Waterloo did not start with a vision for the film; as he writes, ‘Everything started with Fernanda and André, and the possibilities that came up when Rosa was in town; we felt “let’s get together and see what happens.” I know that something always happens when we get together, a sort of magic. I was not going to bring the camera to the first rehearsal but I did, and I am so glad I did.’

Waterloo joined the three dancers — Lippi, Rosa Antuña and Kirill Burlov — in a dance studio observing through his lens ‘…the interactions and natural energies between the people’ that Lippi had orchestrated through task-oriented choreography and improvisation. He was interested simply in ‘watching people; people, like little creatures, and what the creatures are up to…It’s as if I want to swim and flow with other humans. There is no ‘grand statement’ — it’s simply part of the process of being human, the poetry of it…It’s like dancing with other people.’

It was in the first edit that Waterloo perceived in the images what he describes as, ‘a compassionate look at the turmoil in our relationships; when we exhaust ourselves and can turn to a place of surrender and acceptance. We cannot be anything else but human, it’s an inevitability of life: to acknowledge we will hurt a little on the way.’

Cued to piano music by Kai Engel, we see the dancers alone or in pairs, close up or at a distance, framed within the architectural space; within that frame there are others because Waterloo glances at the moving bodies through windows, through reflections in windows, through doorways, at the end of passages and from behind the studio’s barres. The motion of the camera sets up a tantalising superimposition of bodies and architecture moving in and out of focus within and through the frame — sometimes multiple frames within the same shot — at different rhythms. In the editing Waterloo thus sets up a poetic syntax that enhances what we see, building emotional traces like brush strokes on a canvas. This process, Waterloo writes, is like ‘excavating the human heart…The film is about people: you see straight into people’s hearts and souls, and what is possible — what great potential there is. Editing is about totally surrendering; it’s a natural response.’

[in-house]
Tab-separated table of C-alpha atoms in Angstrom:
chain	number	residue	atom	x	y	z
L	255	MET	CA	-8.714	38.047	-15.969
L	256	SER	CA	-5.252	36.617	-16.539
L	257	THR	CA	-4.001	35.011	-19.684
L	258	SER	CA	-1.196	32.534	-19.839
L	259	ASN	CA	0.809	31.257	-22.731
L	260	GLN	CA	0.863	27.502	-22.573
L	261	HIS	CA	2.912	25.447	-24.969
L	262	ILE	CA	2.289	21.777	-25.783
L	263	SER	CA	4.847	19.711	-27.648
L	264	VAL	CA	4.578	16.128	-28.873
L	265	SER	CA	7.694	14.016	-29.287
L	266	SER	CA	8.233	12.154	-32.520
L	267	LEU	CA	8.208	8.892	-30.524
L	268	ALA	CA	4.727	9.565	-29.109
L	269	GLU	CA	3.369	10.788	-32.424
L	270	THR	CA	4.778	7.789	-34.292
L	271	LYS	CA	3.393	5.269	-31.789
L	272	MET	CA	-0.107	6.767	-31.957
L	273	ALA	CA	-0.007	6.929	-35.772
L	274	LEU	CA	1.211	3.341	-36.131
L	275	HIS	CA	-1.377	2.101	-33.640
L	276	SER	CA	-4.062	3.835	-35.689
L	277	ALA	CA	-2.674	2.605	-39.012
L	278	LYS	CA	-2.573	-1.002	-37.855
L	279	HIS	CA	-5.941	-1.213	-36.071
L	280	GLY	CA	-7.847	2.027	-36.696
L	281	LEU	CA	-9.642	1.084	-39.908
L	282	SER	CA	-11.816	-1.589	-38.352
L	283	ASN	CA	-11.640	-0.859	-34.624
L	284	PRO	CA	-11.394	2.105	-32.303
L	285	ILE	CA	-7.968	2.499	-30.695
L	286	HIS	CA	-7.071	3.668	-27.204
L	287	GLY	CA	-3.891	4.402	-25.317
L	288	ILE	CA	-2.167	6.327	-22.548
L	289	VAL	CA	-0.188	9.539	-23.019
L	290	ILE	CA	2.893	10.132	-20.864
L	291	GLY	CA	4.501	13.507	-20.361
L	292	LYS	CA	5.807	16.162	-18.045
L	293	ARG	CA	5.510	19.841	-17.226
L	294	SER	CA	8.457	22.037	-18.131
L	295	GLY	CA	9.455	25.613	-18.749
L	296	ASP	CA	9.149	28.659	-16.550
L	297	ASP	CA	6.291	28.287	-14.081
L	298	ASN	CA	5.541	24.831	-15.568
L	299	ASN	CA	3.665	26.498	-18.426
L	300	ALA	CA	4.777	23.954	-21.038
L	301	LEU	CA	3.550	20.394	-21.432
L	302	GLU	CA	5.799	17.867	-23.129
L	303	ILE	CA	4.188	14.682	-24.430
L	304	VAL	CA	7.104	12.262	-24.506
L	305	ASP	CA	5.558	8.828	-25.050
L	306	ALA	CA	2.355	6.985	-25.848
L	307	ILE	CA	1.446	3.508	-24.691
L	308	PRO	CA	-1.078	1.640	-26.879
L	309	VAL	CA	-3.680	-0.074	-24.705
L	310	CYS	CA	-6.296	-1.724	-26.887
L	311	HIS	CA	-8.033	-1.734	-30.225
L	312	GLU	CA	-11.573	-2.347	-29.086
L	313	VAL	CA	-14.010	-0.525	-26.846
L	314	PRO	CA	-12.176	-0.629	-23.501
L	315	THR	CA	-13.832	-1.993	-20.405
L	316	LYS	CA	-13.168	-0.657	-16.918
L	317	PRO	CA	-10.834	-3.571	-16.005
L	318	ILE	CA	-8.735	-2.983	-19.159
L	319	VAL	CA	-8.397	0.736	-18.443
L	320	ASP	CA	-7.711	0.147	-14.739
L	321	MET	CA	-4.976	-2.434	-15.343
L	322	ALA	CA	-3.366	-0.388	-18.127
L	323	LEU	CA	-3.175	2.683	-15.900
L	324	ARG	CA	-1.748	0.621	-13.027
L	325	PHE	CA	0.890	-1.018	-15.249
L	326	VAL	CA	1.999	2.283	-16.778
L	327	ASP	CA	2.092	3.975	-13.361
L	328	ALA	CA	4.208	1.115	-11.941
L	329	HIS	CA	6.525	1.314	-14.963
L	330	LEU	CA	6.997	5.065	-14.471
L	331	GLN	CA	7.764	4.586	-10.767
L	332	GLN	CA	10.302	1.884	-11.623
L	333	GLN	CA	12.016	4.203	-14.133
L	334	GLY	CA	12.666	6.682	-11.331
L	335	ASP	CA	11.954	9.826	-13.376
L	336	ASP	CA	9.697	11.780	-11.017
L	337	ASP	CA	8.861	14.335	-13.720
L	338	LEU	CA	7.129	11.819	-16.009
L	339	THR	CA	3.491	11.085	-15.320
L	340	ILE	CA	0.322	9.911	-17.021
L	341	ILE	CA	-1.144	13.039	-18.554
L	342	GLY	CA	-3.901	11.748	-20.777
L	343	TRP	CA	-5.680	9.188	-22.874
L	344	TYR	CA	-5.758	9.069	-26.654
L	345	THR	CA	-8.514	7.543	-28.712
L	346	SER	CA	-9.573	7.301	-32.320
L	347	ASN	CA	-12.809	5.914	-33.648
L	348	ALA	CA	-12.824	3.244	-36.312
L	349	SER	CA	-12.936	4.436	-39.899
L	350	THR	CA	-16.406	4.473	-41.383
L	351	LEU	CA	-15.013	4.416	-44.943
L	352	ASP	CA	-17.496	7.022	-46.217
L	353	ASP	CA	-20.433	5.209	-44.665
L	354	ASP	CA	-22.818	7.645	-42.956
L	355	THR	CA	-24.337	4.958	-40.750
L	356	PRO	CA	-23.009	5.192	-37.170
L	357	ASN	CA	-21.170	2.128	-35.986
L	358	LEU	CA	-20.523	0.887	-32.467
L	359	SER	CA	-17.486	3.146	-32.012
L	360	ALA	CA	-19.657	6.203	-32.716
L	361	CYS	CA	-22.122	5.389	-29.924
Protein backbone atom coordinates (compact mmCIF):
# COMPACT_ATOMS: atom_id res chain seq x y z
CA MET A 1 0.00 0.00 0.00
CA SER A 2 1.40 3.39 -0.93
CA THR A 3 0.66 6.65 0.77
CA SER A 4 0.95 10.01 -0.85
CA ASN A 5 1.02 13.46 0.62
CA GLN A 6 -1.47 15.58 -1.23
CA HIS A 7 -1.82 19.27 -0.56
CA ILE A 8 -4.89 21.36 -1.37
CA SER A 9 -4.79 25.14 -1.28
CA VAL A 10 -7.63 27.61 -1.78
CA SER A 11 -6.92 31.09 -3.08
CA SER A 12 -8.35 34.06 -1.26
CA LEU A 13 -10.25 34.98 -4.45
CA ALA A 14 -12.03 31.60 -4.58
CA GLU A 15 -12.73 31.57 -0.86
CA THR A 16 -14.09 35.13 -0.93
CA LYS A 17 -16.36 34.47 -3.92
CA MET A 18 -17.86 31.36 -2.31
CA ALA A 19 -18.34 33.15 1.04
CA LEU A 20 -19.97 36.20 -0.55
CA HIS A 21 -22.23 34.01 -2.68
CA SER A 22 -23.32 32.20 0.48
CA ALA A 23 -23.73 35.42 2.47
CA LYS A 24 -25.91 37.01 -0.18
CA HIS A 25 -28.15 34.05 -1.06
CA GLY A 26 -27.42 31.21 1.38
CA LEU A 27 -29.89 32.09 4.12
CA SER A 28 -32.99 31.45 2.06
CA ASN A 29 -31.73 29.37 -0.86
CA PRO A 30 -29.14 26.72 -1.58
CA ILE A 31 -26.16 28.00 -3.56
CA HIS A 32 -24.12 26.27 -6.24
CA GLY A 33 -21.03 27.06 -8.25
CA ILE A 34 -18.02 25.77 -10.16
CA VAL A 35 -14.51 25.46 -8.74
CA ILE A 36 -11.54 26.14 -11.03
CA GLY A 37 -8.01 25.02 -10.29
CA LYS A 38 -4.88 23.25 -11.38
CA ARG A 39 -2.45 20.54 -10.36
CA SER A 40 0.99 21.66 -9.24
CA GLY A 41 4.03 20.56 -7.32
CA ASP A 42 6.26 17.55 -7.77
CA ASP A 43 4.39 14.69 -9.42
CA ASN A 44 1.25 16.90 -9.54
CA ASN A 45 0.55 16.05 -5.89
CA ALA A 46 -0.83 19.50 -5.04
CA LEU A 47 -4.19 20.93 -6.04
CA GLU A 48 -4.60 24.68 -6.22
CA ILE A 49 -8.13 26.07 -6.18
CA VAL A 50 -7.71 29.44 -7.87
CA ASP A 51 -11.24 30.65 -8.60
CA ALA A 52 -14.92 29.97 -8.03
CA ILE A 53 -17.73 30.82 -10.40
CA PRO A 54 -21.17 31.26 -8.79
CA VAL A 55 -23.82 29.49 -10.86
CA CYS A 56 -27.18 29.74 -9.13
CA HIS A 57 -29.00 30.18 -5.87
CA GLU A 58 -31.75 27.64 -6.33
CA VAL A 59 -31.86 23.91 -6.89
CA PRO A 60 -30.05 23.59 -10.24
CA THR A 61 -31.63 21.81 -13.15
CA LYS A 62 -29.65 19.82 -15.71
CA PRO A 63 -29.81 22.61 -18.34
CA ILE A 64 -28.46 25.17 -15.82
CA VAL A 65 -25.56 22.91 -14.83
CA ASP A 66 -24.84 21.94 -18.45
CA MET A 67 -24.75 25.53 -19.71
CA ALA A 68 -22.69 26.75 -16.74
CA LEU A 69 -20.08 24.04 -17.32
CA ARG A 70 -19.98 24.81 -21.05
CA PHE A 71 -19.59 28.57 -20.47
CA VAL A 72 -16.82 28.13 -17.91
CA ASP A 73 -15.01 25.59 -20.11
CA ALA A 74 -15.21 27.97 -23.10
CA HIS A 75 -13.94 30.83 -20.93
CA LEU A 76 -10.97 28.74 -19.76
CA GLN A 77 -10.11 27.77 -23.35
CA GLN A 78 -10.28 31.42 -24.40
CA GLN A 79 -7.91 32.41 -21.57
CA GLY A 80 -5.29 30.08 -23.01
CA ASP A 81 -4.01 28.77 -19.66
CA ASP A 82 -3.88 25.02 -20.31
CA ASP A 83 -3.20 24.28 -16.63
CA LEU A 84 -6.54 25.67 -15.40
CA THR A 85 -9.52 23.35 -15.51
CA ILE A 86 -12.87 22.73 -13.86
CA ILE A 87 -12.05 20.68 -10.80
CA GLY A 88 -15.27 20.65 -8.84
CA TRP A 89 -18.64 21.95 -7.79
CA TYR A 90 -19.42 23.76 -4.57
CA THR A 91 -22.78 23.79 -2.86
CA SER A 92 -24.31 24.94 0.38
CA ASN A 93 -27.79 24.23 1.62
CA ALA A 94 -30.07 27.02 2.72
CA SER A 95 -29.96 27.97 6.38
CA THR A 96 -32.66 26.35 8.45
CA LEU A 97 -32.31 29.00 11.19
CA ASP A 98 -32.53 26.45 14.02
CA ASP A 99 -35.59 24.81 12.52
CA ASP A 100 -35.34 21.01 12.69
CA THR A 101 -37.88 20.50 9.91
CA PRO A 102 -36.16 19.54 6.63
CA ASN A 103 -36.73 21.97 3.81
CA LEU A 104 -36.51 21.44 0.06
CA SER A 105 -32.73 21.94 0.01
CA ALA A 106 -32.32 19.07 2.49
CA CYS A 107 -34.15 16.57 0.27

The originality of We have bled is in its creation of an intoxicating juxtaposition of choreographic images to create the suggestion of a narrative. The starting point was not conceptual but instinctual: ‘I see the beauty of humans drifting past all the time, like a grand archaeological and architectural display. Filming is knowing where you are going to dig. You have an inkling that there is something under the surface, so “let’s set up and dig”. When something is revealed, you just continue digging…it’s a response, an experience…’

Marcus Waterloo’s website http://marcuswaterloo.com/

Vimeo page: https://vimeo.com/marcuswaterloo

 

Ten days after writing this, in the afternoon of July 11, 2016, Marcus Waterloo succumbed calmly to his illness.


Dance Roads 2016

Posted: June 23rd, 2016 | Author: | Filed under: Festival, Performance | Tags: , , , , , , , , , , , , , | Comments Off on Dance Roads 2016